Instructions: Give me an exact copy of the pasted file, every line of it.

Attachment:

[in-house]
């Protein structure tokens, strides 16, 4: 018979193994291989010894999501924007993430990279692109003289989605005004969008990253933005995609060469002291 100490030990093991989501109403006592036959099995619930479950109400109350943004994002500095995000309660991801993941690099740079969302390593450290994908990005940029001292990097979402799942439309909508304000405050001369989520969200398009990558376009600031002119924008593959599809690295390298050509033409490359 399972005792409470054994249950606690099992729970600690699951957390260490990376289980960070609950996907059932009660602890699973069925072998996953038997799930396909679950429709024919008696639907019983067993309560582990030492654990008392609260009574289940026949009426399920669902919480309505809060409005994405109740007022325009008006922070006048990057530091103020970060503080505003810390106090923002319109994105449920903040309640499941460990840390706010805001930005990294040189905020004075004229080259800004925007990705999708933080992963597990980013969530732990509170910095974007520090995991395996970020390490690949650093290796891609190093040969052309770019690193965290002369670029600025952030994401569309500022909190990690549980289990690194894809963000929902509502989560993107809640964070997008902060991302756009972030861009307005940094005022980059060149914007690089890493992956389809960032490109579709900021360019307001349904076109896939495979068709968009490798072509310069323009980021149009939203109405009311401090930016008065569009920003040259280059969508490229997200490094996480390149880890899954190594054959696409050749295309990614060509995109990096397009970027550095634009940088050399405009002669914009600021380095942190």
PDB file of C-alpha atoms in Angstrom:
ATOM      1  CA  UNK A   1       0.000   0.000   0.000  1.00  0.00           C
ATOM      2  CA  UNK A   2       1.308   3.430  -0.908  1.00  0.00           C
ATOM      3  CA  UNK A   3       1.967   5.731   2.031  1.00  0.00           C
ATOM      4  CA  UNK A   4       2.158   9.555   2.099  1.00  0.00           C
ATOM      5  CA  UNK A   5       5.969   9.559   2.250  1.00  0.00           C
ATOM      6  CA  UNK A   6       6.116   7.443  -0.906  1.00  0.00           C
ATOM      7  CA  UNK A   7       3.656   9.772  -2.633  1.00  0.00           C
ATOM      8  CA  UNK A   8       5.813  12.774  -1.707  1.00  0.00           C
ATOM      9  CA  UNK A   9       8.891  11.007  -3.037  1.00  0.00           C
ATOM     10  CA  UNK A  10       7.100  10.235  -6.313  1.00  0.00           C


[in-house]
């Protein structure tokens, strides 16, 4: 018979193994291989010894999501924007993430990279692109003289989605005004969008990253933005995609060469002291 100490030990093991989501109403006592036959099995619930479950109400109350943004994002500095995000309660991801993941690099740079969302390593450290994908990005940029001292990097979402799942439309909508304000405050001369989520969200398009990558376009600031002119924008593959599809690295390298050509033409490359 399972005792409470054994249950606690099992729970600690699951957390260490990376289980960070609950996907059932009660602890699973069925072998996953038997799930396909679950429709024919008696639907019983067993309560582990030492654990008392609260009574289940026949009426399920669902919480309505809060409005994405109740007022325009008006922070006048990057530091103020970060503080505003810390106090923002319109994105449920903040309640499941460990840390706010805001930005990294040189905020004075004229080259800004925007990705999708933080992963597990980013969530732990509170910095974007520090995991395996970020390490690949650093290796891609190093040969052309770019690193965290002369670029600025952030994401569309500022909190990690549980289990690194894809963000929902509502989560993107809640964070997008902060991302756009972030861009307005940094005022980059060149914007690089890493992956389809960032490109579709900021360019307001349904076109896939495979068709968009490798072509310069323009980021149009939203109405009311401090930016008065569009920003040259280059969508490229997200490094996480390149880890899954190594054959696409050749295309990614060509995109990096397009970027550095634009940088050399405009002669914009600021380095942190």
PDB file of C-alpha atoms in Angstrom:
ATOM      1  CA  UNK A   1       0.000   0.000   0.000  1.00  0.00           C
ATOM      2  CA  UNK A   2       1.308   3.430  -0.908  1.00  0.00           C
ATOM      3  CA  UNK A   3       1.967   5.731   2.031  1.00  0.00           C
ATOM      4  CA  UNK A   4       2.158   9.555   2.099  1.00  0.00           C
ATOM      5  CA  UNK A   5       5.969   9.559   2.250  1.00  0.00           C
ATOM      6  CA  UNK A   6       6.116   7.443  -0.906  1.00  0.00           C
ATOM      7  CA  UNK A   7       3.656   9.772  -2.633  1.00  0.00           C
ATOM      8  CA  UNK A   8       5.813  12.774  -1.707  1.00  0.00           C
ATOM      9  CA  UNK A   9       8.891  11.007  -3.037  1.00  0.00           C
ATOM     10  CA  UNK A  10       7.100  10.235  -6.313  1.00  0.00           C